Matt Reviews “A Separation”

This Iranian drama nominated for Best Foreign Language Film may be my favorite movie I’ve seen this Oscar season.  The film’s success comes primarily from the story, which is so tightly woven, to the extent that every line of dialogue is essential.  The actors are without exception phenomenal, and the artistic aesthetic is stunning.

A Separation tells the story of Simin (Leila Hatami) and Nader (Peyman Moaadi), a married couple living in Tehran.  Simin wants to leave Iran with Nader and her daughter, Termeh (Sarina Farhadi), but Nader, who is caring for his father with Alzheimer’s, refuses to leave.  The couple files for divorce, which a judge refuses to grant, so they separate, and Simin moves in with her parents, and Nader hires Razieh (Sareh Bayat), a caretaker to look after his father.  Following a heated argument, Nader roughly pushes Razieh out of his house, which she claims led to a miscarriage.  The remainder of the movie deals largely with the resulting court case, as Nader is charged with the murder of Razieh’s unborn child.  Also figuring prominently into the story is Razieh’s husband Houjat (Shahab Hosseini).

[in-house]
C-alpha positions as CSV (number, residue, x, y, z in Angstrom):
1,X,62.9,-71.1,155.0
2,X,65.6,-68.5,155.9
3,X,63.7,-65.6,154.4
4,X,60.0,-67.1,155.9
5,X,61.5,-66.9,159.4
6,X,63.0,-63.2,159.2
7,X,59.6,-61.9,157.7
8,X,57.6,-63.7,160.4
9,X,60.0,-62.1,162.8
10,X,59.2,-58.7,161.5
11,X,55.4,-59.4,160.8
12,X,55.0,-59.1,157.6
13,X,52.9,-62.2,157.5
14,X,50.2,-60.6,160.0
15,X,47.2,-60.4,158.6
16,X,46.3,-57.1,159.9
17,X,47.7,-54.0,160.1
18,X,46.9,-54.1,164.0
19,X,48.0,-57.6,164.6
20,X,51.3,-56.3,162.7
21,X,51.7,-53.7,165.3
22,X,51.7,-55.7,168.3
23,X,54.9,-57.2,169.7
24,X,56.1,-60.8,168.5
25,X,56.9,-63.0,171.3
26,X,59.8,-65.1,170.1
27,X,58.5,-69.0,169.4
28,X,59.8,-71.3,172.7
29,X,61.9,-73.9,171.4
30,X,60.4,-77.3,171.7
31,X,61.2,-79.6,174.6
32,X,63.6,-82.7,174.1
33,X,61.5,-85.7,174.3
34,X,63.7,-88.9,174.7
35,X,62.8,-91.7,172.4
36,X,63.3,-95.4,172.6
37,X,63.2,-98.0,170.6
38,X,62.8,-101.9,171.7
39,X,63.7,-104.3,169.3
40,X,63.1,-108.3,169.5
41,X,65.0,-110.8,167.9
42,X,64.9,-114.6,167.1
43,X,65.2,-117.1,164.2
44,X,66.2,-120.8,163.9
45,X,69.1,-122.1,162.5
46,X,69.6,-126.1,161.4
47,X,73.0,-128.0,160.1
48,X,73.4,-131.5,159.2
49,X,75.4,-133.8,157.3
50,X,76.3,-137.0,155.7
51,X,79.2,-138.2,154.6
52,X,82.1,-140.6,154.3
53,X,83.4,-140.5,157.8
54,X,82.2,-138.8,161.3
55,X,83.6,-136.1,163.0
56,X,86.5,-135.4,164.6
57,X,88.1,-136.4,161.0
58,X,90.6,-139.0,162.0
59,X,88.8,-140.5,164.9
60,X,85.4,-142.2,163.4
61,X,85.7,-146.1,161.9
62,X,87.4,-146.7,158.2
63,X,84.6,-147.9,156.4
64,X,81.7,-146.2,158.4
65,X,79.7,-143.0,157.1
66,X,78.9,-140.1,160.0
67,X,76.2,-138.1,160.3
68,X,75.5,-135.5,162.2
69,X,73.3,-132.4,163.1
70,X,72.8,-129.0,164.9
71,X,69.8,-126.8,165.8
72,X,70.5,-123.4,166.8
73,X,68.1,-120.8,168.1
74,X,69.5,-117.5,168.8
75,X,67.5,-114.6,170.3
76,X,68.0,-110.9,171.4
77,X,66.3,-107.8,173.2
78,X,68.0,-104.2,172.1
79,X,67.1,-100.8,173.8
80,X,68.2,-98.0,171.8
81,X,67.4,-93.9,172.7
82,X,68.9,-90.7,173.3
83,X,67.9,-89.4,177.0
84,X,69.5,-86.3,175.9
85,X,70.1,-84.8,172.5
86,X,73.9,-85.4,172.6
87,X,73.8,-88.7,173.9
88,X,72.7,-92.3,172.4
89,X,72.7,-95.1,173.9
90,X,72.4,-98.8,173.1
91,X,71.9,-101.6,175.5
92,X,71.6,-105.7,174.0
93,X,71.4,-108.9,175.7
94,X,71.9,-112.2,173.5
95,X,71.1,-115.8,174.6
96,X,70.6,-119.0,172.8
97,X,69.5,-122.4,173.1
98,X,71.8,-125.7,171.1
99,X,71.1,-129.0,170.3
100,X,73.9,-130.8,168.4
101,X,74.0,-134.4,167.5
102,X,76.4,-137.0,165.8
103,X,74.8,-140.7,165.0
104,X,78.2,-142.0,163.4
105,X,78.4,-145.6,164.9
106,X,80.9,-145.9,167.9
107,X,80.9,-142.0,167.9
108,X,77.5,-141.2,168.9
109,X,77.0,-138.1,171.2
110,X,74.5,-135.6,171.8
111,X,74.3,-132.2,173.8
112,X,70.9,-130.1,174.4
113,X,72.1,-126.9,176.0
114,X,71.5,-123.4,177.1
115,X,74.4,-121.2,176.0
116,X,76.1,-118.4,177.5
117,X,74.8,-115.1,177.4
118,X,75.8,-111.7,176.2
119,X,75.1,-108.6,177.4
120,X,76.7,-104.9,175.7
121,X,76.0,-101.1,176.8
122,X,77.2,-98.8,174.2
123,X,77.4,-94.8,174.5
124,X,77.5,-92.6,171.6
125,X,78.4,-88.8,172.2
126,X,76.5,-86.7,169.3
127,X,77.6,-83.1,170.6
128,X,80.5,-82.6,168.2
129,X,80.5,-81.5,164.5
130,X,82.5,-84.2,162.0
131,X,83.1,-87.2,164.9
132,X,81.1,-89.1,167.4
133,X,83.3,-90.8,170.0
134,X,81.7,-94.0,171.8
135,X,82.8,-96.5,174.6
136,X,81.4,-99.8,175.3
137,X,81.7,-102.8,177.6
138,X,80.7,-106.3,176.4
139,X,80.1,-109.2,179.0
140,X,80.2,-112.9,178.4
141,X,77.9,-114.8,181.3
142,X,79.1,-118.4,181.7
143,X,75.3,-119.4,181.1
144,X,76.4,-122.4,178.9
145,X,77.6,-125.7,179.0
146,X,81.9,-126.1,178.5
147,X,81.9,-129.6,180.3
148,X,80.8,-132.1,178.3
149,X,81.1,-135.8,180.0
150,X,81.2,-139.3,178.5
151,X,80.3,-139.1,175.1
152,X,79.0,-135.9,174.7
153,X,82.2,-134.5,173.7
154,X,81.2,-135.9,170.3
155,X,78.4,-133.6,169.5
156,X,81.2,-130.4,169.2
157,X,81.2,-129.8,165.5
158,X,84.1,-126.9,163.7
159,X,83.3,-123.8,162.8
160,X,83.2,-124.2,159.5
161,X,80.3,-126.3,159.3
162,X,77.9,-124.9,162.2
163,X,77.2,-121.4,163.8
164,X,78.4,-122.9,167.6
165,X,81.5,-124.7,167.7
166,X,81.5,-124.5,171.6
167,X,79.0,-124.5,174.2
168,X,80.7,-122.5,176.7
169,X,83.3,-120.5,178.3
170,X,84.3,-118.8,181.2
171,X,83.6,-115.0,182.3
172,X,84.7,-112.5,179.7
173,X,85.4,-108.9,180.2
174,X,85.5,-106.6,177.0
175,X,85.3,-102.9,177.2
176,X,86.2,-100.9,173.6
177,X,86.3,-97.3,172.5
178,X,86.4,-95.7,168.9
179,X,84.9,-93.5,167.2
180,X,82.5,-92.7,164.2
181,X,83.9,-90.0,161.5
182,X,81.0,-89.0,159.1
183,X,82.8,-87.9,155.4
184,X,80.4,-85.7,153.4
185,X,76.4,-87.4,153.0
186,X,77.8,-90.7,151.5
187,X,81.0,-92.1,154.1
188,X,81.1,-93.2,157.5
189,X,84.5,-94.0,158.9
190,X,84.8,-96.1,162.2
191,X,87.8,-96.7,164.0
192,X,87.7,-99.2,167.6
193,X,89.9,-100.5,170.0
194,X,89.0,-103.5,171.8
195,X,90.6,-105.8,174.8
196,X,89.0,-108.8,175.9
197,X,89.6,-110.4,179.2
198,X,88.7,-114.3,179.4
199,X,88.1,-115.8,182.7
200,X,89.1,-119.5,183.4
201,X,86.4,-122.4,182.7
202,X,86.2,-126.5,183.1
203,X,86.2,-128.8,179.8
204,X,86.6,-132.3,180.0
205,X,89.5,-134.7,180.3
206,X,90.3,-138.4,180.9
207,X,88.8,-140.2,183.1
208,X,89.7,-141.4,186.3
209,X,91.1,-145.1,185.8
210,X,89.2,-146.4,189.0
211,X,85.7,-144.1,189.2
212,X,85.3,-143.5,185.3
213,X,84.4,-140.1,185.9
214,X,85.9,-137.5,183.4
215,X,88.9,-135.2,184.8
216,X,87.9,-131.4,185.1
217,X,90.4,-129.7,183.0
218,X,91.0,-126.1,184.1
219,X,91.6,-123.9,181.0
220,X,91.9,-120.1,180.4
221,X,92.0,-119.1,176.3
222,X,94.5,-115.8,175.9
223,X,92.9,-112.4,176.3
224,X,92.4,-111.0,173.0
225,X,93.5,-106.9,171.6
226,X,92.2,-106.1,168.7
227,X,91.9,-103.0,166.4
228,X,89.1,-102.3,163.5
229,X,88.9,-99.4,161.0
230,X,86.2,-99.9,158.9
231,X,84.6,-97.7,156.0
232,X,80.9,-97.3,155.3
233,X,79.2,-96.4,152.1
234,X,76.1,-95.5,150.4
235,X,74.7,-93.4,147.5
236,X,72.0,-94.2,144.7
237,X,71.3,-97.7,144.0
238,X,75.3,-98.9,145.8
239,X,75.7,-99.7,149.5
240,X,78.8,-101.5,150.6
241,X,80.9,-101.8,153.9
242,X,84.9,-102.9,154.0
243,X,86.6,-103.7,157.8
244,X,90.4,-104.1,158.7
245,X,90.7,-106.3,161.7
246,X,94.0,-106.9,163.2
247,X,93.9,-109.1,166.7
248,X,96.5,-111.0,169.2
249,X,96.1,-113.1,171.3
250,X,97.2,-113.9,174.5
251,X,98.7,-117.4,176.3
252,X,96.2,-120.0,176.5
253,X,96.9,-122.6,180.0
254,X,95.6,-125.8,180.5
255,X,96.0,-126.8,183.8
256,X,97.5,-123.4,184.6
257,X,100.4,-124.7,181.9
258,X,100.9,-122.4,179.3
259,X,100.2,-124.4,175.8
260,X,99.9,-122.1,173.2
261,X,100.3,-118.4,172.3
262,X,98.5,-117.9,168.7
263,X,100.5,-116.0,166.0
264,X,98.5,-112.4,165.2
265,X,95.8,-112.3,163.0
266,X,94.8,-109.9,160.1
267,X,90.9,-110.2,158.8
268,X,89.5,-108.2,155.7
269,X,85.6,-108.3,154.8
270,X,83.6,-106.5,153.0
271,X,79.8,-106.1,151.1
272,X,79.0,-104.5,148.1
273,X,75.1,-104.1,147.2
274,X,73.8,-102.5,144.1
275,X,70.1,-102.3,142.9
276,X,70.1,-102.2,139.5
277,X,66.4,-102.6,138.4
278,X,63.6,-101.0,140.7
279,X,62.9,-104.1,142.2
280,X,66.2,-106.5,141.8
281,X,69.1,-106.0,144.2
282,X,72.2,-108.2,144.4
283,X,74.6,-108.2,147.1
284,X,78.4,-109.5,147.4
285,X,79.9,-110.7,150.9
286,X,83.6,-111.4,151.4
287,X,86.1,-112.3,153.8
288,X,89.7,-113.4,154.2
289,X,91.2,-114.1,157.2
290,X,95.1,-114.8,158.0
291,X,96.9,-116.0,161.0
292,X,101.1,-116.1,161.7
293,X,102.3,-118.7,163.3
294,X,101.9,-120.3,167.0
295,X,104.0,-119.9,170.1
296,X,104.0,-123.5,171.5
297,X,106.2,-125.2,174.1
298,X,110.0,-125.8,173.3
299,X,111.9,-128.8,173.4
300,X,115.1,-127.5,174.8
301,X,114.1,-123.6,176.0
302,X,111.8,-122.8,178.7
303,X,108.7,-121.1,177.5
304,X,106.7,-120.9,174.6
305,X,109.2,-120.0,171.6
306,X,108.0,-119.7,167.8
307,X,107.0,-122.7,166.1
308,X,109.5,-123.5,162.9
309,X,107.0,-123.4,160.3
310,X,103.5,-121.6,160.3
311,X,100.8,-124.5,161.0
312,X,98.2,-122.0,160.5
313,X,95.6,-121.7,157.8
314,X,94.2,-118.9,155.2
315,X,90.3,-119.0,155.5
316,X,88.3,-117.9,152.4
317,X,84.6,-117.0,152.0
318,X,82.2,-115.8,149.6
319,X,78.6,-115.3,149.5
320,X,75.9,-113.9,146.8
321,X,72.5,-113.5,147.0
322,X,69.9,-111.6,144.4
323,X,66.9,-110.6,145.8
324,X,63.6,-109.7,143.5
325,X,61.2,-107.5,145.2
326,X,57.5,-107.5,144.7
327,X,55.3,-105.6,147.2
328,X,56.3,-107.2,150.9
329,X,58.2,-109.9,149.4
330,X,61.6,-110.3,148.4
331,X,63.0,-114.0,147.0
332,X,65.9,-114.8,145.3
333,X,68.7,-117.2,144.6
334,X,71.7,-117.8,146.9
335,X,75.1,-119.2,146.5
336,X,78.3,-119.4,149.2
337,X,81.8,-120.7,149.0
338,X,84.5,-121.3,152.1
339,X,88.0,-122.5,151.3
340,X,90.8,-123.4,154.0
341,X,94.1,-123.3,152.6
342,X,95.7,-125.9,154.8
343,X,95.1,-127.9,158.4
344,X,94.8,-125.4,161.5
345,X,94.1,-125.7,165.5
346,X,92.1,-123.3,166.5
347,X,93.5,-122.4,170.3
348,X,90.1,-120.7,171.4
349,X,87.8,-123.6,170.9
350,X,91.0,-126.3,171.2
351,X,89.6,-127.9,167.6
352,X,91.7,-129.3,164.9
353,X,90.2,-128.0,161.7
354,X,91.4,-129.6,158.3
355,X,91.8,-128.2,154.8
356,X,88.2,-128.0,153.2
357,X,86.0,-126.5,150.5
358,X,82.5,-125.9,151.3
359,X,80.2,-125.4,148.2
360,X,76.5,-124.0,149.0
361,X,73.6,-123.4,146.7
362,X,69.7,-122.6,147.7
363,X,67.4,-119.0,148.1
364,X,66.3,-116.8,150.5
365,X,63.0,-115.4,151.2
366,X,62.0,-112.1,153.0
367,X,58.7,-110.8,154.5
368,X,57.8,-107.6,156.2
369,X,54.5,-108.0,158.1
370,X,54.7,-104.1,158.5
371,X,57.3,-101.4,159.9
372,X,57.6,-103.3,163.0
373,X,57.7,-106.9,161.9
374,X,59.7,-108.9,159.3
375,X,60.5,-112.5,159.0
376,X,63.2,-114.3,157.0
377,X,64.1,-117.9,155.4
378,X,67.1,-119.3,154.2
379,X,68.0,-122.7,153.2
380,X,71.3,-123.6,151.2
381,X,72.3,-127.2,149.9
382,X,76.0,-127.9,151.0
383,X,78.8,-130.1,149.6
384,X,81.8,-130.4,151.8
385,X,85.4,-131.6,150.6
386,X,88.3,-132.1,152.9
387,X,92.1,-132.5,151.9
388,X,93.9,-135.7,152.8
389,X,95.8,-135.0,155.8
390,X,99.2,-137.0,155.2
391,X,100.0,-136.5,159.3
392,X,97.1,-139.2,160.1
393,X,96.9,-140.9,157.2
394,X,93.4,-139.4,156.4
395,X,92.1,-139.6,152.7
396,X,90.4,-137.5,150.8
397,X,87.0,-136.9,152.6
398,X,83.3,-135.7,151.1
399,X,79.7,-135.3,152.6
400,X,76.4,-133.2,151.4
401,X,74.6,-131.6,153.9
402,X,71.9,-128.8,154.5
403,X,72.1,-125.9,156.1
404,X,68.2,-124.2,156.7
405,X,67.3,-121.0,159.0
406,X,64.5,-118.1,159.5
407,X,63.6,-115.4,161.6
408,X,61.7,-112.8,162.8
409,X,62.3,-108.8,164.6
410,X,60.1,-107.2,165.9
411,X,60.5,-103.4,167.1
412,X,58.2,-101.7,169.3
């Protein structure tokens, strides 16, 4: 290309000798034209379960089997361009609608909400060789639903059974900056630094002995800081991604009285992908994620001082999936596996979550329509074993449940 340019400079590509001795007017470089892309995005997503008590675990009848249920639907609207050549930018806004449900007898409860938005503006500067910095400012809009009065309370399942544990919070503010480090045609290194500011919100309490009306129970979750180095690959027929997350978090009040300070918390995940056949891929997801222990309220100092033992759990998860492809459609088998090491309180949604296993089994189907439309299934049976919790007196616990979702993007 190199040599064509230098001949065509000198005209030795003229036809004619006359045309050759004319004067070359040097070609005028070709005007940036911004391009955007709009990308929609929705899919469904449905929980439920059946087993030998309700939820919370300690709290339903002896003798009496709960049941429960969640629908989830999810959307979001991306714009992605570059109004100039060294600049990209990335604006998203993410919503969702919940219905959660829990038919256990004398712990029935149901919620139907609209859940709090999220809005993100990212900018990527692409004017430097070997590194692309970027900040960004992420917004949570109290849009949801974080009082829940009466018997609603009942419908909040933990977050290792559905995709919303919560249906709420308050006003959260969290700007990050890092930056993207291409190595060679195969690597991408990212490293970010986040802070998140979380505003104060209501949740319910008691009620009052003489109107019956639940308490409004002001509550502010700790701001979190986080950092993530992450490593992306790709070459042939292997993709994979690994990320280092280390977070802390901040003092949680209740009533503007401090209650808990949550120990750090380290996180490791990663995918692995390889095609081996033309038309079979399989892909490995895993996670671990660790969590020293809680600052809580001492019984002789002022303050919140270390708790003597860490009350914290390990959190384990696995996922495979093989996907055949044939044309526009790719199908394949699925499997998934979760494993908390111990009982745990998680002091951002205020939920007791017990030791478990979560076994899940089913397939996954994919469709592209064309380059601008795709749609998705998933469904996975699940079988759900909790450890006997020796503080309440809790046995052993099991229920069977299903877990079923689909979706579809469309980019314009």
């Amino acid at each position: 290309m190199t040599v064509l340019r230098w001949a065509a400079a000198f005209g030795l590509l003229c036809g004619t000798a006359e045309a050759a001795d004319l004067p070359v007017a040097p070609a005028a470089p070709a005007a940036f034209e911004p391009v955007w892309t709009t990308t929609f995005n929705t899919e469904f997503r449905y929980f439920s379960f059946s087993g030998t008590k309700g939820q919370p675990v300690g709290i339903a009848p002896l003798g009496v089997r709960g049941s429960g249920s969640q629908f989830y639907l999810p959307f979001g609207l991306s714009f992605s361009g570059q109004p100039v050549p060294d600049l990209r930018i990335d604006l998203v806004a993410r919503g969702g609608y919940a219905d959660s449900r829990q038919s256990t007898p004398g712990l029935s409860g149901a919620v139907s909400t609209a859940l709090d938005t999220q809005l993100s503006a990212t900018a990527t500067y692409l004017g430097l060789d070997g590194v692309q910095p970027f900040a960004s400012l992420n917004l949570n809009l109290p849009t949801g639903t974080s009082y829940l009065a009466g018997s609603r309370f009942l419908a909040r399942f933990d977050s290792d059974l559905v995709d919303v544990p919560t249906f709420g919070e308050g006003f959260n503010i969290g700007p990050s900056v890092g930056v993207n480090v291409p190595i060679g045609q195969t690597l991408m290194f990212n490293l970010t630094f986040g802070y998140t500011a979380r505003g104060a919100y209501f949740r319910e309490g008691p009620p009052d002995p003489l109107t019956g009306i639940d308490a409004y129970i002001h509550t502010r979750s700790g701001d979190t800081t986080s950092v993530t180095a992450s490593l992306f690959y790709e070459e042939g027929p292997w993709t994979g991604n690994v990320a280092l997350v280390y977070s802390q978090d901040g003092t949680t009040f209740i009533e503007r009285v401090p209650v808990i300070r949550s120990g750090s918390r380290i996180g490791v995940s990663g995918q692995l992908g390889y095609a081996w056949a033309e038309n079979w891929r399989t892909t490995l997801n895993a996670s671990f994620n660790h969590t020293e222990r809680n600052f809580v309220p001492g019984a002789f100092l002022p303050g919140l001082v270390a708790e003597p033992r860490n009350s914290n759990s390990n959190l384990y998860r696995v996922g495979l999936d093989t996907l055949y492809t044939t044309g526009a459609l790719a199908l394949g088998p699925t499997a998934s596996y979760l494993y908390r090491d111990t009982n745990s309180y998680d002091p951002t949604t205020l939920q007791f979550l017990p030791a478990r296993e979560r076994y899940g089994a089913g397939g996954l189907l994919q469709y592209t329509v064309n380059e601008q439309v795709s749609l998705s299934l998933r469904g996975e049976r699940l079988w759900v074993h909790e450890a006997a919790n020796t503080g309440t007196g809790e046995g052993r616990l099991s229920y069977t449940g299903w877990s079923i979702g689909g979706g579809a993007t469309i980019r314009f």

What makes the story of A Separation so compelling is the fact that every character has several motivations throughout that film, and that every viewpoint is utterly understandable and relatable.  Every character is both hero and anti-hero, leaving the viewer at a loss for anyone to root for or against.  These are real people dealing with the real struggles of their lives, and life rarely fits into conflict/resolution or protagonist/antagonist dichotomies.

The acting, as noted above, is universally superb, making it difficult to identify standout performances.  Even Sarina Farhadi (daughter of writer/director/producer Asghar Farhadi) in her first film role (at least according to IMDB) is wonderful.  The artistic direction is stark and minimalist, with the aesthetic simplicity emphasizing the ever swirling emotions and desires.  Every moment of the film is essential, up until the gut-wrench conclusion, which I will not spoil, but which is sublime.

This is the only nominee for Foreign Language Film that I have seen this year, so I cannot officially say that it deserves to win, but given that it is better than the seven nominees for Best Picture that I’ve seen, I’d say it has a pretty decent shot at the win.



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